In Their 90s, Working For More Than Just A Paycheck
by ARI DANIEL SHAPIRO
November 1, 2010
Ari Daniel Shapiro for NPR
Bill Ferson, 92, has been working at the Vita Needle Company for more than 20 years. He arrives around 4 a.m. four days a week.
At Vita Needle Company in Needham, Mass., nearly half of the employees are senior citizens, and they are helping to keep the company well in the black.
Rows of worktables fill the modest-sized production floor of Vita Needle, located just outside Boston. A couple of dozen workers operate machines that grind and shape an assortment of tiny tubular products — needles, syringes and wires.
Not much has changed on the production floor since 1932, when Vita Needle got its start. And many of the company's current employees got their start in life even before that.
Rosa Finnegan, who is proudly "98 and a half," never misses a day of work at Vita Needle.
Finnegan says it is important for her to have a place to go when she wakes up, and she has found a community at her workplace.
Making The Time Go By
Rosa Finnegan has worked at Vita Needle for 13 years. She is 98 and a half — and that half, Finnegan says, is important.
"I'm trying to make it to 99. I hope I do," Finnegan says.
On this particular day, Finnegan stamps hundreds of small metal parts that look like pencil erasers. The arthritis is visible in her hands, but the exercise from her job helps keep her fingers reasonably nimble.
"I thought retirement with my husband would be nice. But [he] passed away with a heart attack, so life changed drastically after that. My plans all went astray. I had to make new ones, so this is how I did it," Finnegan says.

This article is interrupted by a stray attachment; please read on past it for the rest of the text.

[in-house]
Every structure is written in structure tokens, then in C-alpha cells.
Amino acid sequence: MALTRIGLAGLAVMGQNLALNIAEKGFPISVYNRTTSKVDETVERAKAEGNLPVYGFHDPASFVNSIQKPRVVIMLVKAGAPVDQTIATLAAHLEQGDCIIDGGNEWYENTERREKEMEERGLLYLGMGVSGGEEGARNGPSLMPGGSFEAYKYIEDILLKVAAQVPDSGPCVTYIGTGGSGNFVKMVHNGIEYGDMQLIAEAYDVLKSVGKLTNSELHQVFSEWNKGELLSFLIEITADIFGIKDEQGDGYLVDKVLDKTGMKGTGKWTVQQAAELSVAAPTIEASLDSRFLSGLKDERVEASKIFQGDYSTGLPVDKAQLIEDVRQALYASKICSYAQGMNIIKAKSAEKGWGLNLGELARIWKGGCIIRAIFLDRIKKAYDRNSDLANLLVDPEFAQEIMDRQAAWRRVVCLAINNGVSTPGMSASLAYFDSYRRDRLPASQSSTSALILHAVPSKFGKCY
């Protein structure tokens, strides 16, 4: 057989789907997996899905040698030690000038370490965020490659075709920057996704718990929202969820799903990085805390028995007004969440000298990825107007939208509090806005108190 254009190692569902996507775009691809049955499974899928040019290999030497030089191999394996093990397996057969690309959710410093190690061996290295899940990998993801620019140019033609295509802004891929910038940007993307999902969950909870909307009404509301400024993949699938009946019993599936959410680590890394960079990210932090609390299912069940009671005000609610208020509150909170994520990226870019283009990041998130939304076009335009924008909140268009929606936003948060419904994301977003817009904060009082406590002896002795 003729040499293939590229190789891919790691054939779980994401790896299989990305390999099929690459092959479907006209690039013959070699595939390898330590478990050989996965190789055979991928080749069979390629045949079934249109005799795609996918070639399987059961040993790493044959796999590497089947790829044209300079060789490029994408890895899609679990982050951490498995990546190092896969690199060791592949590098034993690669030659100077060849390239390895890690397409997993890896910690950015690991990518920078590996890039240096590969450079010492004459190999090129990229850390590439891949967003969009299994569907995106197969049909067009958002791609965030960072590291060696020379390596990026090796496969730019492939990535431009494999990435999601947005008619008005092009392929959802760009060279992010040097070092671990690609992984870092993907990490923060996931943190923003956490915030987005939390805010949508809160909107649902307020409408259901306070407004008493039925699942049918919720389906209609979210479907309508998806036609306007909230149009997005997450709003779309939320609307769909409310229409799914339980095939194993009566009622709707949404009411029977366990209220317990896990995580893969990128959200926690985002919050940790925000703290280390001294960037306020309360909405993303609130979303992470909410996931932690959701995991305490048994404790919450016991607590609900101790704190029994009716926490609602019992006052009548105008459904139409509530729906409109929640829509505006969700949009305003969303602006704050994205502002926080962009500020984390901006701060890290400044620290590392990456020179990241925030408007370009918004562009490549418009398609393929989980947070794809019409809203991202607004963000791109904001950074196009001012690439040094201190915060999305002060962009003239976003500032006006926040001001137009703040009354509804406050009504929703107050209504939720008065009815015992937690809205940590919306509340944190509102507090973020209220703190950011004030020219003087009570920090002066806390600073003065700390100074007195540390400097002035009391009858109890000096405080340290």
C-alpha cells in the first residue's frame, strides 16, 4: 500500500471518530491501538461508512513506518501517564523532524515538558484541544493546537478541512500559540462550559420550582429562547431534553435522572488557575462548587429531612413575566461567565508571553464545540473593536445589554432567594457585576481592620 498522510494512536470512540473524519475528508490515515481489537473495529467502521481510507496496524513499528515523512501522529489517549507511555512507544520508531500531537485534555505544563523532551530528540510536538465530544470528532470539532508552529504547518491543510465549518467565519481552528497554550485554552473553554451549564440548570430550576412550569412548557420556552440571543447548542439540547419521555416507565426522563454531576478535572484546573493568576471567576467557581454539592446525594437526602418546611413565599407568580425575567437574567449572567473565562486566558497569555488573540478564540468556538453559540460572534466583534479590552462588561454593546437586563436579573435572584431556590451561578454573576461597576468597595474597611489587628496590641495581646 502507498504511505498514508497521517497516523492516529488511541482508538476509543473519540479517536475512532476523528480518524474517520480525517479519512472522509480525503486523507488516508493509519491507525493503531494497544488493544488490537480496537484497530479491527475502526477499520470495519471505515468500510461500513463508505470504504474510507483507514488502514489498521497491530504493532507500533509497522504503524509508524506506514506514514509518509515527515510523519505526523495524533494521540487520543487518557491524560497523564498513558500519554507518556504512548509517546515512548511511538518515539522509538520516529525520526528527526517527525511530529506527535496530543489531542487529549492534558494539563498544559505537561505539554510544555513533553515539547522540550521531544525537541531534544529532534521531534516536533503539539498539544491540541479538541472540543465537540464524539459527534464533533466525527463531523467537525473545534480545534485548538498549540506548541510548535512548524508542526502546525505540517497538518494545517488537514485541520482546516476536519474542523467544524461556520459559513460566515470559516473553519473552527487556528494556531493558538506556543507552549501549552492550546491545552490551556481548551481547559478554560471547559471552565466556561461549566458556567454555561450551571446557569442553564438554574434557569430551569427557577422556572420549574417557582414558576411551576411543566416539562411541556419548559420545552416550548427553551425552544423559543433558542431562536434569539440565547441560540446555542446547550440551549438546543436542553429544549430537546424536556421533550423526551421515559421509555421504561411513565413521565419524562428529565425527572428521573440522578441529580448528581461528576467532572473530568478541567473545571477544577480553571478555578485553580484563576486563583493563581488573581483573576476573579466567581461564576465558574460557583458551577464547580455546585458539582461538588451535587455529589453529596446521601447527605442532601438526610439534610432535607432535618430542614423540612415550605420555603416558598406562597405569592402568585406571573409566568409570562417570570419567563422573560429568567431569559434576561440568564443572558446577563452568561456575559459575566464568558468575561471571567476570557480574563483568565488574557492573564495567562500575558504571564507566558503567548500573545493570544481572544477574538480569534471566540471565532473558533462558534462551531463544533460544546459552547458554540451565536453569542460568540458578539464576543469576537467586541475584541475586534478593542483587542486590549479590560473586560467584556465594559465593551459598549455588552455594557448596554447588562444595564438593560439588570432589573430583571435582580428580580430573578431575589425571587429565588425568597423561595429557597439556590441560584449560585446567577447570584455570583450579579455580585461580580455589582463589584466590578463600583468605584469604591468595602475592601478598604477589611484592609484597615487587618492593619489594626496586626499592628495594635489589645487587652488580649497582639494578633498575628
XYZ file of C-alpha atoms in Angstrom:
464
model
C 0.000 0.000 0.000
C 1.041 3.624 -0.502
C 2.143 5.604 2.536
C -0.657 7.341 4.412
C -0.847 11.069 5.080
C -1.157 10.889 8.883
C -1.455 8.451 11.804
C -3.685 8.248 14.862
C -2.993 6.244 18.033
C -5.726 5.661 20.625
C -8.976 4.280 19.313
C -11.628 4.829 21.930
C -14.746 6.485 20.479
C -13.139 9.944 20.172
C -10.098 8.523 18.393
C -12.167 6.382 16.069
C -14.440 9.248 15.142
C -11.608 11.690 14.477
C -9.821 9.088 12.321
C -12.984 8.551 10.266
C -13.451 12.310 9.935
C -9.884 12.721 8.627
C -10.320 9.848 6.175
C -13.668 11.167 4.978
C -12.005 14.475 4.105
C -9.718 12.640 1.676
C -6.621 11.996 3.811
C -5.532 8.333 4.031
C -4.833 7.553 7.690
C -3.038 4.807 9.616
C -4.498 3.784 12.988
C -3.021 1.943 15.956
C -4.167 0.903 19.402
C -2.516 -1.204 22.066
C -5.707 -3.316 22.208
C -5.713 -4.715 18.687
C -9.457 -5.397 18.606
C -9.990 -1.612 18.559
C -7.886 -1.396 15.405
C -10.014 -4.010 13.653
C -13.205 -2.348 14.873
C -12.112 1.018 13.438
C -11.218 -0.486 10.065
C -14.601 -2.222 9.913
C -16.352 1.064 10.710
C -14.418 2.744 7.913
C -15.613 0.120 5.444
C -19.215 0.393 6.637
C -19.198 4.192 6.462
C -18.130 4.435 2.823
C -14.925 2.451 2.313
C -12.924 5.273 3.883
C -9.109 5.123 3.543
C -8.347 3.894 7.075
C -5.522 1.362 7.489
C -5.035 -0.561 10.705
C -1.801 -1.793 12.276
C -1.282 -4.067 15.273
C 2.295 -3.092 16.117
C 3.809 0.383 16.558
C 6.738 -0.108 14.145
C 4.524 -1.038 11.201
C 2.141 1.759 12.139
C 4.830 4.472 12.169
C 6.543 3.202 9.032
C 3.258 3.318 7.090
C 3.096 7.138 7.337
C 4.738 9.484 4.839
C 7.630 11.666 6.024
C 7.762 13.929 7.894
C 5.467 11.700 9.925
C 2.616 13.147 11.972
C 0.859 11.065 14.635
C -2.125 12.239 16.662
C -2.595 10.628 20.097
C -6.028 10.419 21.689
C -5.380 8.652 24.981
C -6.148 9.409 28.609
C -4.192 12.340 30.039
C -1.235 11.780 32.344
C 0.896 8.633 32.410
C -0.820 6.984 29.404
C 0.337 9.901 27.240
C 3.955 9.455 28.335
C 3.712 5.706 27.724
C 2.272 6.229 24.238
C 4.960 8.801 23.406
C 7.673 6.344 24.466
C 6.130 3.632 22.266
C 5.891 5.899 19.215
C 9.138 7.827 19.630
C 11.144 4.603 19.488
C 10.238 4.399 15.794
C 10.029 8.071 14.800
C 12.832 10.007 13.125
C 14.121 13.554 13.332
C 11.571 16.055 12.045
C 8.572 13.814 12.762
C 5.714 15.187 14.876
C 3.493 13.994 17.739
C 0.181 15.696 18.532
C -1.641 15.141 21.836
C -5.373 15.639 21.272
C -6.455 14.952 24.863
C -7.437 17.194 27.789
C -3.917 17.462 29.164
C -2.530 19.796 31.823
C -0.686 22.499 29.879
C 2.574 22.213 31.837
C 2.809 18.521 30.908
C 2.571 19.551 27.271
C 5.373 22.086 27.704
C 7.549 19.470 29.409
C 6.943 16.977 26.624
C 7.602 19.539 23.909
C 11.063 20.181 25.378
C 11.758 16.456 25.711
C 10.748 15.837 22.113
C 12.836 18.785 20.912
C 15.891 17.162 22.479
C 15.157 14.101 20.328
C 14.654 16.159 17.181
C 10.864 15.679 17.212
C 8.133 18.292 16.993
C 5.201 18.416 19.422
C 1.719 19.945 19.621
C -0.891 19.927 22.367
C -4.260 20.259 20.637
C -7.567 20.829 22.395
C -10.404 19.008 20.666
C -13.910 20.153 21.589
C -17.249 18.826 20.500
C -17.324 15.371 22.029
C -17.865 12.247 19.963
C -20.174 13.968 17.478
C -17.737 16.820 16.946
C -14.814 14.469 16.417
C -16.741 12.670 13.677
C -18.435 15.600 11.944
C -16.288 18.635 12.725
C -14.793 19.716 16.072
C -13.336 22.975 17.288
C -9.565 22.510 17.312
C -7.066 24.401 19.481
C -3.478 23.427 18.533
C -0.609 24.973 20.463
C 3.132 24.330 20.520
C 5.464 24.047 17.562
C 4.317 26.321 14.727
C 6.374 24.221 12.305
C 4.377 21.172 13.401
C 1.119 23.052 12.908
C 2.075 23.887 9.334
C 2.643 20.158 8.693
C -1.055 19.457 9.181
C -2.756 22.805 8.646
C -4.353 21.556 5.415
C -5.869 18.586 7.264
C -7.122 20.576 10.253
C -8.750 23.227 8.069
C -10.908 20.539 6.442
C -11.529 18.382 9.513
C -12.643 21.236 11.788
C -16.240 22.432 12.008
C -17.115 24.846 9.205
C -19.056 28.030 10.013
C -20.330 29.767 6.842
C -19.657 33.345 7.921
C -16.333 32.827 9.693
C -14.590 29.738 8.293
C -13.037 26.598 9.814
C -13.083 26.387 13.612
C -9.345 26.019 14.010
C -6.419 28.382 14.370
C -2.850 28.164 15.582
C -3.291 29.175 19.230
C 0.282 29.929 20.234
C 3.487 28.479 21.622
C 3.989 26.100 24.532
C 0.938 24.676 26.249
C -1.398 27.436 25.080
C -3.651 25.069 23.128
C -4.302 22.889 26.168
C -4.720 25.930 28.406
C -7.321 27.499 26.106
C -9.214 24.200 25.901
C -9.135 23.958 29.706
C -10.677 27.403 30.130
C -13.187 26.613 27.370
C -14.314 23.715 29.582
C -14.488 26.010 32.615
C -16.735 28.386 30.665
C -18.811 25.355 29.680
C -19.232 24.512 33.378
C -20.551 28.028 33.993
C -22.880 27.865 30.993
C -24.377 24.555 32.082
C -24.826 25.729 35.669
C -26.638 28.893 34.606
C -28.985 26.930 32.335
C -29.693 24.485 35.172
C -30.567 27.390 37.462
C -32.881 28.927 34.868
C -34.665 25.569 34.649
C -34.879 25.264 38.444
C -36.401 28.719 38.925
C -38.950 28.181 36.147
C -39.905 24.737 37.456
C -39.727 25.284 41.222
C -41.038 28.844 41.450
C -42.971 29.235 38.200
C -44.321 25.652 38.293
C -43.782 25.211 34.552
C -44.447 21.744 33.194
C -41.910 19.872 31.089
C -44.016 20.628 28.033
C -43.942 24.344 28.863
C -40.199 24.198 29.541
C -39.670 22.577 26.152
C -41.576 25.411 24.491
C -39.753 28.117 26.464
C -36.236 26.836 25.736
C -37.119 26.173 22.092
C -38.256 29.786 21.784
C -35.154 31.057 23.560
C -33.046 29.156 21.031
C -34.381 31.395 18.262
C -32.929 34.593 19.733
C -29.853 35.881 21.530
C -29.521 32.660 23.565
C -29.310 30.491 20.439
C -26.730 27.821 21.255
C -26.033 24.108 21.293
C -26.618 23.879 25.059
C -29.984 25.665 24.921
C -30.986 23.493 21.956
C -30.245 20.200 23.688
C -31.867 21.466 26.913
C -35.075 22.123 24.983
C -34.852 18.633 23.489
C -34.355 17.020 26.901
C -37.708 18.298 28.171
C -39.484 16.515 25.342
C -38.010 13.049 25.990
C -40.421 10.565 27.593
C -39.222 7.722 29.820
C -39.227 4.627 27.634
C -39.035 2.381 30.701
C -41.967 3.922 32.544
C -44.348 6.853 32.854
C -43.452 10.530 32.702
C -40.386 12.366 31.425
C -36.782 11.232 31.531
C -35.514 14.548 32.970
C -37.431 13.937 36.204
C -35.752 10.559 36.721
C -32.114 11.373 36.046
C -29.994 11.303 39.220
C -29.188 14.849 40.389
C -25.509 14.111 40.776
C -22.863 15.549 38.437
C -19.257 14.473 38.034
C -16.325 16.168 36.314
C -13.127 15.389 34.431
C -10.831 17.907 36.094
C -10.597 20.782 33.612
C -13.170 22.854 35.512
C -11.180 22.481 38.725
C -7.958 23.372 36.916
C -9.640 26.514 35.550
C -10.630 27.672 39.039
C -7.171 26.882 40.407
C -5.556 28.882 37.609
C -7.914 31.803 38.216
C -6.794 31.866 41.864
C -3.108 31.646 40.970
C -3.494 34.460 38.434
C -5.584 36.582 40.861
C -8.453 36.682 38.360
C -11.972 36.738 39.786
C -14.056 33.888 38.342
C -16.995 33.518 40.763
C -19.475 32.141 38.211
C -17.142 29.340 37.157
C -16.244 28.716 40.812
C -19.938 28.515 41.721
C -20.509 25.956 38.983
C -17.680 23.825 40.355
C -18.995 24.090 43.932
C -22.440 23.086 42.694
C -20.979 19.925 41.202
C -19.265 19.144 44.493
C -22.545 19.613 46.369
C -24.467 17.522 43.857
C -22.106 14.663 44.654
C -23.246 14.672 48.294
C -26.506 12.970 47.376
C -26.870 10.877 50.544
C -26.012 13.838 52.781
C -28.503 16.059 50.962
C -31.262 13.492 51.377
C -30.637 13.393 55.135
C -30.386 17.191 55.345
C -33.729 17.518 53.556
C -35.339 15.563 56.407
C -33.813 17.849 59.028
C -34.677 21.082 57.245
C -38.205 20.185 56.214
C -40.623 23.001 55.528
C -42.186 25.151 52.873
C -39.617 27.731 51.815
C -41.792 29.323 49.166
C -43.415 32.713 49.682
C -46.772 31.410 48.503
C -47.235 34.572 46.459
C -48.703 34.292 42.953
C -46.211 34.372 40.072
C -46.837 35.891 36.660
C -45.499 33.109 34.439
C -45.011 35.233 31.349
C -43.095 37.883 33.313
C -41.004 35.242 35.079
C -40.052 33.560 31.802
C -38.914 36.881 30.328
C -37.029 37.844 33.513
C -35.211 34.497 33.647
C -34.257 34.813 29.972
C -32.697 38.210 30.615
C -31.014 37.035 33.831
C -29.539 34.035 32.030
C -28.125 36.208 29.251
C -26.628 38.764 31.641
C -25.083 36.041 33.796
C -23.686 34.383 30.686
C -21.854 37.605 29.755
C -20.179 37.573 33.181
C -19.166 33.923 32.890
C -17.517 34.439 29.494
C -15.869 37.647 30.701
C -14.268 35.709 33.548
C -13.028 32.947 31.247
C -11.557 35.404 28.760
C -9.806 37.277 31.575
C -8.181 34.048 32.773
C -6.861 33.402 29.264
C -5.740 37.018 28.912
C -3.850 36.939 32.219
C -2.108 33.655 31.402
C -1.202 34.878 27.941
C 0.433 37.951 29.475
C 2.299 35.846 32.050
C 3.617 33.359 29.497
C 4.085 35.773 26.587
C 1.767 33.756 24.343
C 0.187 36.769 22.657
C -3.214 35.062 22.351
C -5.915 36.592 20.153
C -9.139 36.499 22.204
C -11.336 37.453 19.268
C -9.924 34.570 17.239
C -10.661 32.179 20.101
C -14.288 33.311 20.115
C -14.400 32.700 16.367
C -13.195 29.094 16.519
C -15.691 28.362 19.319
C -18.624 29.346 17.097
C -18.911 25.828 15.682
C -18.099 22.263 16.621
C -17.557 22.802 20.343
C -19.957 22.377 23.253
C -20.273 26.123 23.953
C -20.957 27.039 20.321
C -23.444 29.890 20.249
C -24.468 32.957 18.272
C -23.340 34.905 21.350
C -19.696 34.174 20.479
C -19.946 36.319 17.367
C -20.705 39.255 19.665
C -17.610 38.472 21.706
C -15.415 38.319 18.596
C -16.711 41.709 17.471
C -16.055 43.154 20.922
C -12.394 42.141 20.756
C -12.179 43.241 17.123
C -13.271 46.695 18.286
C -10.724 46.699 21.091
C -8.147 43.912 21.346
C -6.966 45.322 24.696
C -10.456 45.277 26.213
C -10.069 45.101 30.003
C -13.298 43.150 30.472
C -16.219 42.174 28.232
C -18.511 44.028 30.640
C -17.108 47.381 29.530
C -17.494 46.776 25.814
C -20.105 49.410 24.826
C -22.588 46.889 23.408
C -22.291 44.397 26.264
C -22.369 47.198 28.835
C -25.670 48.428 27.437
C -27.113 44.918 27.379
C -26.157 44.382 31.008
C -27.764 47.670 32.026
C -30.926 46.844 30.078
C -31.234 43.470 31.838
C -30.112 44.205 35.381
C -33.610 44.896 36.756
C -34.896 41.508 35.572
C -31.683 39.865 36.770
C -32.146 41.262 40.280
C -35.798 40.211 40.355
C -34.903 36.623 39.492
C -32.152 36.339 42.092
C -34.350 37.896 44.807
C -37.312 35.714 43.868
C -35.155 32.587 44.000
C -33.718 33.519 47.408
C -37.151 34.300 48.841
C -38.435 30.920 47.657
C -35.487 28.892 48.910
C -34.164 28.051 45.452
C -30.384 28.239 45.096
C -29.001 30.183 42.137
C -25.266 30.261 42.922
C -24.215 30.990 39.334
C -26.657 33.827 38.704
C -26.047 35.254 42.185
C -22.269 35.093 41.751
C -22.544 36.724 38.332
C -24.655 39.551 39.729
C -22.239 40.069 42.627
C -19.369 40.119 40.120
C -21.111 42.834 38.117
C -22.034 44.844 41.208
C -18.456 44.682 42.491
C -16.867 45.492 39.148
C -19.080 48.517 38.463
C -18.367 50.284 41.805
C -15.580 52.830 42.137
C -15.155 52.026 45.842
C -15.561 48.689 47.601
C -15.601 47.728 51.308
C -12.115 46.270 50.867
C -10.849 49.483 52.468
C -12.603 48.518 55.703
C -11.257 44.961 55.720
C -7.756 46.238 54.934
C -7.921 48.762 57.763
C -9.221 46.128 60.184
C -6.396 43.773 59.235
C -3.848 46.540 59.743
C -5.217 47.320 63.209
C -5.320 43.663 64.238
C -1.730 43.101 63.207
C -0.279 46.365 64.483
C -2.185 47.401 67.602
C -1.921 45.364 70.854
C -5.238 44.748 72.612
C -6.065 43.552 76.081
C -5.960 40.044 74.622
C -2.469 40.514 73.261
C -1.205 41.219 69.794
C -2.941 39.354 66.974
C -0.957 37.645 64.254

Finnegan works five hours a day, and she has found a community at Vita Needle. The company employs 20 senior citizens part-time on the production floor.
"I can go as fast or as slow as I want. No one pushes me. Makes the time go by," Finnegan says as she stamps at her work station.
The retirement age was established when people didn't live much longer than that. Now people retire and still might have a third of their life to live.
At 27, Frederick Hartman II is the youngest member of the family-run business. He serves as Vita Needle's director of marketing and engineering.
"There's a sense of pride in the senior citizens, in the work that they do here. Some may not work at a faster pace, but they will produce a quality product," Hartman says.
Working After 65
Vita Needle is as competitive as ever, holding onto 10 percent of the market in tubular products. The company projects $9 million in sales this year.
But this phenomenon of hiring seniors is bigger than Vita Needle.
Between 1985 and 2008, the percentage of Americans working past the age of 65 rose from 11 percent to 17 percent. According to Caitrin Lynch, an associate professor of anthropology at Olin College in Needham, it doesn't make sense anymore for people to retire at 65.
"The retirement age was established when people didn't live much longer than that. Now people retire and still might have a third of their life to live," Lynch says.
Lynch says hiring seniors can make economic sense. Older workers often appreciate flexible hours, and for a business, this means affordable part-time employment. And companies do not have to provide benefits because Medicare tends to cover the seniors' medical needs.
A Sense Of Purpose
According to Lynch, the arrangement also makes good social sense.
"Work is so much more than just a paycheck. I think that Vita Needle is an example of a human desire for connection with others, and having a sense of purpose," Lynch says.
That is certainly true of Bill Ferson, who is 92 and has been at Vita Needle for more than 20 years. The money helps him pay his bills, but he also values the people he has met at Vita Needle.
"A lot of them are in the same boat I'm in. You're single. You know, at my age, all my friends are gone. But I get up in the morning, I got some place to go, I got people to meet and I got something to do," Ferson says.